Oct 6, 2011

Children who are obese prone to high blood pressure

/ On : 5:36 PM
GladChild: Risk of developing hypertension or high blood pressure in children increased in children who are overweighting (obese). The risk of children having high blood pressure almost 3-fold if the body mass index (BMI) reaches and exceeds the 85 percentile.

If you have children who are overweight and there is a small increase in BMI, the increased risk of hypertension will be quite dramatic. At the same time, if able to reduce BMI percentile even though only a few, it actually will be seen a lot of benefits on blood pressure, Wanzhu said Tu, PhD, a professor of biostatistics at the Indiana University School of Medicine, as reported by the Health Indianapolis on Thursday October 6, 2011.

The relationship between blood pressure and overweight in children and adults could no longer deny. But the study is the first study conducted in children to investigate how blood pressure varies across the full spectrum of body sizes.

Sharp increase in risk of hypertension and prehypertension in the 85th percentile is a very noticeable improvement, said Bonita Falkner, MD, a professor of medicine and pediatrics from Thomas Jefferson University in Philadelphia.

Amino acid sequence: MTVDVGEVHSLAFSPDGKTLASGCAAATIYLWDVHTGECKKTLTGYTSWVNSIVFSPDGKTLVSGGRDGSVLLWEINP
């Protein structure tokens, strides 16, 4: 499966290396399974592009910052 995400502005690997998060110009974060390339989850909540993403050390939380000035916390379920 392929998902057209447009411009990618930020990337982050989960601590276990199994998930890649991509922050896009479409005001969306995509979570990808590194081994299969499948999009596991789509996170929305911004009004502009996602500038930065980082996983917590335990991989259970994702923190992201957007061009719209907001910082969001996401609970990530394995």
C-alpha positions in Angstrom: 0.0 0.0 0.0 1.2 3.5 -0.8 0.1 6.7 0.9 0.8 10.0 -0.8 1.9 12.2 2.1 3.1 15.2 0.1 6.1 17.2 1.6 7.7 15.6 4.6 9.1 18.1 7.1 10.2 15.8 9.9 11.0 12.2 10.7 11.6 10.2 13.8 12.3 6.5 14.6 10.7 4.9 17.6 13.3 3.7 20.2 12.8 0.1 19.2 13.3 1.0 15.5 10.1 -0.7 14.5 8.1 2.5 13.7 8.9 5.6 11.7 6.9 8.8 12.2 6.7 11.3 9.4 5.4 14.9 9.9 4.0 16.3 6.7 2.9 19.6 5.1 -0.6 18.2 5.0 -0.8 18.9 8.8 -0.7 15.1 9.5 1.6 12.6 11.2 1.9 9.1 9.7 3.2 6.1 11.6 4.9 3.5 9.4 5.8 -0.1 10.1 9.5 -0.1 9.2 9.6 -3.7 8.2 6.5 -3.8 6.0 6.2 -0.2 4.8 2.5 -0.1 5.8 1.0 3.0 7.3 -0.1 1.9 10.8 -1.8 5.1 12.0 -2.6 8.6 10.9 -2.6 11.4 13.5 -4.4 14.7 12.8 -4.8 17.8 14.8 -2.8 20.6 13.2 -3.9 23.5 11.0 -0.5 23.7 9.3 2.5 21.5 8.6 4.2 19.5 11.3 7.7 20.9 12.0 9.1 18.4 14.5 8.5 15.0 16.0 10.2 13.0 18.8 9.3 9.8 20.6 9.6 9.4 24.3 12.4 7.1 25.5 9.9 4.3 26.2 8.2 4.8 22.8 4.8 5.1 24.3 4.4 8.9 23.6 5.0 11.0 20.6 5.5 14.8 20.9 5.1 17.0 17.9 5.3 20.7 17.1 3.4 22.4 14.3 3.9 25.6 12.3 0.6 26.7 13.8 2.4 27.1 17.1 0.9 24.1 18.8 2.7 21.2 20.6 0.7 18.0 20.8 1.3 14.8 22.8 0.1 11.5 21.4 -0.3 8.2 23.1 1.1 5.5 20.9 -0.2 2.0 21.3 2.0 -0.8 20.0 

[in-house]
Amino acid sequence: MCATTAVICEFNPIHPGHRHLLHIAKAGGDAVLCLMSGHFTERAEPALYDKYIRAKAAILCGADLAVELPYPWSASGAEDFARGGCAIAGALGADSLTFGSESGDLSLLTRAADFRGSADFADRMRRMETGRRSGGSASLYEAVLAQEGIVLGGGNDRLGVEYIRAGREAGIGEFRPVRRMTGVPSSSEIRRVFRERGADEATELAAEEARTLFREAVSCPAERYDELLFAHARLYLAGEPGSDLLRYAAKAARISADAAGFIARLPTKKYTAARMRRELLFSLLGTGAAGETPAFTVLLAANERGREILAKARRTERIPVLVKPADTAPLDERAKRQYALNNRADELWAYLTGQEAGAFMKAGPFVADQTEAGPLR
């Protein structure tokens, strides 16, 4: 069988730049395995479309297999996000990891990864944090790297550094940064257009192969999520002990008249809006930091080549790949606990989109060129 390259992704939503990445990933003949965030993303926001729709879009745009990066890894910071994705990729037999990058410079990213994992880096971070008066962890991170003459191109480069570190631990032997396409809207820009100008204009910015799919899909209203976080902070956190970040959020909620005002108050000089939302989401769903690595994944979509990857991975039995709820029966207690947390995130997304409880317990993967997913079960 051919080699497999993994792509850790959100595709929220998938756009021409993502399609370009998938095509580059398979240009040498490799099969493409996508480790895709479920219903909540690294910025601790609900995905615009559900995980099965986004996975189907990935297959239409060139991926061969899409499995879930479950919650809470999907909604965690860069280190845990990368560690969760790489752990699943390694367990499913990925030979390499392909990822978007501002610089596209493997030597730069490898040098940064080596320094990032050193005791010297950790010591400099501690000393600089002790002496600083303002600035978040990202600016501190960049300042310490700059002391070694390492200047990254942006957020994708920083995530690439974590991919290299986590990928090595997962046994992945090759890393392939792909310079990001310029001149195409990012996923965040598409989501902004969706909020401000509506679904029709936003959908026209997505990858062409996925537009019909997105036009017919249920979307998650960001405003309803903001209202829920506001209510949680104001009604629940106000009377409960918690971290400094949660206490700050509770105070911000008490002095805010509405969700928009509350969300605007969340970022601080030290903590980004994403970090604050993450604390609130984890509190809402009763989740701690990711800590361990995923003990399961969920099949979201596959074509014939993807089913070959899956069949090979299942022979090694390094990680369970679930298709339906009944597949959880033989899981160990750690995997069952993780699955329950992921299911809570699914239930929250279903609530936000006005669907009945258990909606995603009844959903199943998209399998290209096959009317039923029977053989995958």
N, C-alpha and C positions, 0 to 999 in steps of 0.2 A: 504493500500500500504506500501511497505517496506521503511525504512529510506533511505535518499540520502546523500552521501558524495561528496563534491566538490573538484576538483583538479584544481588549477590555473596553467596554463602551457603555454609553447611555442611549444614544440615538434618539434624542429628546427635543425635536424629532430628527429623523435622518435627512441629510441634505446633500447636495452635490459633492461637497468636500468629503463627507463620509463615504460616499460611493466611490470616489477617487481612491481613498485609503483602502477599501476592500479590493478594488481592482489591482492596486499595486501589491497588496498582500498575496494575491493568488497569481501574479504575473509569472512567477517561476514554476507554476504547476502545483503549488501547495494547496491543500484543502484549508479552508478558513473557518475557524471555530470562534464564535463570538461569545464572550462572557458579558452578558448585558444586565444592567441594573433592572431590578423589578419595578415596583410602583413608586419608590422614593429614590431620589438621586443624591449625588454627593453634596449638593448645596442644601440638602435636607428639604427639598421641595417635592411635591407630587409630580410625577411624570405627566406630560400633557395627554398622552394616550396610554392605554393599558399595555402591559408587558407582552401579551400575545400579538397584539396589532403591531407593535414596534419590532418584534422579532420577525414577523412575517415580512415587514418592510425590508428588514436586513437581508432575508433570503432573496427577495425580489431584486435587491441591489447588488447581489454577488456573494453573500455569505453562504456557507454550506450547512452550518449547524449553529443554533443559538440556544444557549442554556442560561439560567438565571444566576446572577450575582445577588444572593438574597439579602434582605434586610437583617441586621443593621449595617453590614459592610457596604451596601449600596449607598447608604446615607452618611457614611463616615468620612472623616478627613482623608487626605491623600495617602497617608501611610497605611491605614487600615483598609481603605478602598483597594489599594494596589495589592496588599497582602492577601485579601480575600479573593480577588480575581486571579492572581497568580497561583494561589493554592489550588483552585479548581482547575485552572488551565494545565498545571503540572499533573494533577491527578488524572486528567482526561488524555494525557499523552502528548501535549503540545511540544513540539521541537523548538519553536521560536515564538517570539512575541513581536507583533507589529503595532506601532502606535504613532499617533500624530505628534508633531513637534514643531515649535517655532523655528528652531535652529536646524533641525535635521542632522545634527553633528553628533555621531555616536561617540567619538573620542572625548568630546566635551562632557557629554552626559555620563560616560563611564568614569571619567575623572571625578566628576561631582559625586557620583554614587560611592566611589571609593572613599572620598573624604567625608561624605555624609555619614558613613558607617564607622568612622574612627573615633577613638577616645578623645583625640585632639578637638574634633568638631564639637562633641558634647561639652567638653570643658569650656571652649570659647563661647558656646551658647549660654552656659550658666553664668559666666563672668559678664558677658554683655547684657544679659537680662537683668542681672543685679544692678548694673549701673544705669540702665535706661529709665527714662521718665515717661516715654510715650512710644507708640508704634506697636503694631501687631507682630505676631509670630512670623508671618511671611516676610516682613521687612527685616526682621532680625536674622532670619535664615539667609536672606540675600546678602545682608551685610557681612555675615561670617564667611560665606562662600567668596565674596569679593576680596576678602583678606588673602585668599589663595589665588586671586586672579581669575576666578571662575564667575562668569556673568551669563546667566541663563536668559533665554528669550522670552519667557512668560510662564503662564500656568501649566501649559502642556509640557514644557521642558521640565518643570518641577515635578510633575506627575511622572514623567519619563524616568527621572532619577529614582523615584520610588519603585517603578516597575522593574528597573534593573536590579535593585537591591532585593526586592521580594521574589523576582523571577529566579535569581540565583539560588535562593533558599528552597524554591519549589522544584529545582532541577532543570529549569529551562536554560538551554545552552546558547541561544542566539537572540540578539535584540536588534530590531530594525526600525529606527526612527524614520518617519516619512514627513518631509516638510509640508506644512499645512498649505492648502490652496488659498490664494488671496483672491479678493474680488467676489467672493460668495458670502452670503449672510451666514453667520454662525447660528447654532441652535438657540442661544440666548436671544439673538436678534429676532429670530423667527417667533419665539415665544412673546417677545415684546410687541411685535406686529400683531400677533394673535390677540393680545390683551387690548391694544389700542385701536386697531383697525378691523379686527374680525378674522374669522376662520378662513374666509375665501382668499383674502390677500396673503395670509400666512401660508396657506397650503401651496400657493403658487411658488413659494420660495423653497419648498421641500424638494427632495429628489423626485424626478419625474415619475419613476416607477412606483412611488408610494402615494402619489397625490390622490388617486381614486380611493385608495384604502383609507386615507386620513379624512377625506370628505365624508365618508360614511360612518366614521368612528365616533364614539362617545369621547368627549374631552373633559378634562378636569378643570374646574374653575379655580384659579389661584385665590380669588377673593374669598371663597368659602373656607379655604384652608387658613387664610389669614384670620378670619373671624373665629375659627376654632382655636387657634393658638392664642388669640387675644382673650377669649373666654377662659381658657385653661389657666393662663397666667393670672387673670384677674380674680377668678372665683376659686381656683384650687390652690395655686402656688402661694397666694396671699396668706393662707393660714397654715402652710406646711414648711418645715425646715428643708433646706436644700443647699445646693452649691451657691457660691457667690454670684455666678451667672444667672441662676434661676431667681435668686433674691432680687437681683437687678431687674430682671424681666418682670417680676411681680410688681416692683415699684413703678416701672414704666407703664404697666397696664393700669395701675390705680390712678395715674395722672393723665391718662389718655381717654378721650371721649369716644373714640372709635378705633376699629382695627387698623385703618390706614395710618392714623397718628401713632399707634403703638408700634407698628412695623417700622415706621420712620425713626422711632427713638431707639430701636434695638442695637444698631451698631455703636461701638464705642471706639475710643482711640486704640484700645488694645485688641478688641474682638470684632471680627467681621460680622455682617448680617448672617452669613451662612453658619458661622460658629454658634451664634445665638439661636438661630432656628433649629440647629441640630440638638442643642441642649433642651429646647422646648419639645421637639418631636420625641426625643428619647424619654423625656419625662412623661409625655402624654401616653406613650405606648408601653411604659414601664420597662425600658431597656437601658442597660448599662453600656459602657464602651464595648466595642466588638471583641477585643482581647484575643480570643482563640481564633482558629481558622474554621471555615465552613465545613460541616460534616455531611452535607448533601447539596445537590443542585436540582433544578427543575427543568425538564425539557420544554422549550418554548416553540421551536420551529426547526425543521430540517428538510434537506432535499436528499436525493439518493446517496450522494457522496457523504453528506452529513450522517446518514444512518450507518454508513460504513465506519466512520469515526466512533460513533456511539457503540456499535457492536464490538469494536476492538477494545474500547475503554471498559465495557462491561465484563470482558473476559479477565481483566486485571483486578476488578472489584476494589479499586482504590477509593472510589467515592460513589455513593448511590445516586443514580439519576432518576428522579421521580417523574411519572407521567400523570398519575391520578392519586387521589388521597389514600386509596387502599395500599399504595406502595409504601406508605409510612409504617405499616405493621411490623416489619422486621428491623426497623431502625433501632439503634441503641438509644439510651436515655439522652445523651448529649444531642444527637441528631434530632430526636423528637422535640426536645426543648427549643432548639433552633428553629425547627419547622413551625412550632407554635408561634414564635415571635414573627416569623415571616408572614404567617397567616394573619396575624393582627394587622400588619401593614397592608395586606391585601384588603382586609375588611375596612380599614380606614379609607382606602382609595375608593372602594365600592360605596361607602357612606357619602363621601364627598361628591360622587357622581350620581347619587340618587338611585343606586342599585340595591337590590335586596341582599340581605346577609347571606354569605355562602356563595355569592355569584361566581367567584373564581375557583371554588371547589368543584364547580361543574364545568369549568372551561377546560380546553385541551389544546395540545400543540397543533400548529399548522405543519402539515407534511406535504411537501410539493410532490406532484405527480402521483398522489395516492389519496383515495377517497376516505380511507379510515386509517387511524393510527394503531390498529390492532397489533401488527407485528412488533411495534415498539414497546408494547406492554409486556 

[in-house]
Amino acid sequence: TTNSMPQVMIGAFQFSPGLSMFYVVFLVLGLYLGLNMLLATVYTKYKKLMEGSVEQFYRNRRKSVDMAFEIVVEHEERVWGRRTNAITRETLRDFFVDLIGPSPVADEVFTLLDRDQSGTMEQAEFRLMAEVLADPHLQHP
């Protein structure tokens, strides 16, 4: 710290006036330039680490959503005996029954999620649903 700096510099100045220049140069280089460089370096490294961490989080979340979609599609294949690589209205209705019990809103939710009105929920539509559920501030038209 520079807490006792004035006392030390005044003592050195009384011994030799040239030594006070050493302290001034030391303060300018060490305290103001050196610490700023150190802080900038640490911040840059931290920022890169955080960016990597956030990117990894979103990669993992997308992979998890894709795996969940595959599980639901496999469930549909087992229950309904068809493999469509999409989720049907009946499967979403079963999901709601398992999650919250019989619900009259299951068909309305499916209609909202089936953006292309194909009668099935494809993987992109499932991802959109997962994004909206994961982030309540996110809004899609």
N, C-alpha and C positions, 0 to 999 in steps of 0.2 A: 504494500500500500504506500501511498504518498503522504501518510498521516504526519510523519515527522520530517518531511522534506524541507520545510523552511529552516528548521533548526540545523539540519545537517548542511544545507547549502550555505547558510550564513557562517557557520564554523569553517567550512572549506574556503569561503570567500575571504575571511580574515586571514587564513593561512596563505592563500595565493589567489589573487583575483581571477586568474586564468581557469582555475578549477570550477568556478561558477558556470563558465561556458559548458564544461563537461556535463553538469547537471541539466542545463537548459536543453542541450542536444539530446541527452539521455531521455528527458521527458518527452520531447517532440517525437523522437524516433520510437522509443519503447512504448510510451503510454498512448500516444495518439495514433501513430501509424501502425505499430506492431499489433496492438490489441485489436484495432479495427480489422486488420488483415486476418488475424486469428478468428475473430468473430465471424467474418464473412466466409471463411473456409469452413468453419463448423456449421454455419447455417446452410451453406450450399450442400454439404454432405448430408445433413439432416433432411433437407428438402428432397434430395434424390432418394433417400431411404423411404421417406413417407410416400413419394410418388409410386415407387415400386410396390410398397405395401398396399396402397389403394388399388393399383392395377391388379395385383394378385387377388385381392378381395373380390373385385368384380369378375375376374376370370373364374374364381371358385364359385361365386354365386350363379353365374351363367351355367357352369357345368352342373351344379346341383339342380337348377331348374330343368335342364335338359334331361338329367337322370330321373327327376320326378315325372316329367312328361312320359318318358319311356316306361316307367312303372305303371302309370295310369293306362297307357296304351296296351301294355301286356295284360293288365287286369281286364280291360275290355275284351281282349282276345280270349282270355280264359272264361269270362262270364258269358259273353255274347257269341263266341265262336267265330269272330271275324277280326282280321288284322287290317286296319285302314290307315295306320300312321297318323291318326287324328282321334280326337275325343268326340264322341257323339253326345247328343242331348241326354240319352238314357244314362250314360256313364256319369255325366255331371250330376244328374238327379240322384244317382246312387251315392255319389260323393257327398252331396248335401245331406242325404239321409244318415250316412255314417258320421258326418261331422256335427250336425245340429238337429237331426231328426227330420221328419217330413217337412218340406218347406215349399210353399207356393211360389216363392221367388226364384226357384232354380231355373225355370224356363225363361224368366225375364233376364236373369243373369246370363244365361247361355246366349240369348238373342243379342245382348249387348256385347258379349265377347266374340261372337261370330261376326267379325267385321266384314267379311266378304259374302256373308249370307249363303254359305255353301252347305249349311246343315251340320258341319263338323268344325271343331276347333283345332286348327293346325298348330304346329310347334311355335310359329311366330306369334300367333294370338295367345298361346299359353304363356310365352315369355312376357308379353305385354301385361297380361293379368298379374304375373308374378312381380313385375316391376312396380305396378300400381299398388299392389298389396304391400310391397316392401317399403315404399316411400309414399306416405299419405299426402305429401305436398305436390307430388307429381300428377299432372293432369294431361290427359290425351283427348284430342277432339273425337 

Doctors generally consider that overweight is the beginning of obesity are relatively harmless to children. Obesity was defined if BMI at 95th percentile or more. But the new findings show that, being overweight should be considered a serious problem.

Recent studies have shown that, due to damage to the body by high blood pressure such as heart enlargement, increased vascular stiffness, and altered mental function begins in childhood and adolescence, says Falkner.

There's some pretty good evidence that if children are overweight with high blood pressure if they can lose weight, then blood pressure will change for the better. But the problem is weight loss in children who are overweight is very difficult, said dr. Falkner.

The study has involved 1111 children with diverse socioeconomic in Indianapolis between the ages of 4-17 years. The researchers followed the progress of children for an average of 4.5 years. During the 4.5 years that the researchers measured blood pressure and BMI of children is about 2 times a year.

The surge in the risk of hypertension and prehypertension in the 85 percentile seen in all age groups, and in young men and women, and children of blacks and whites.


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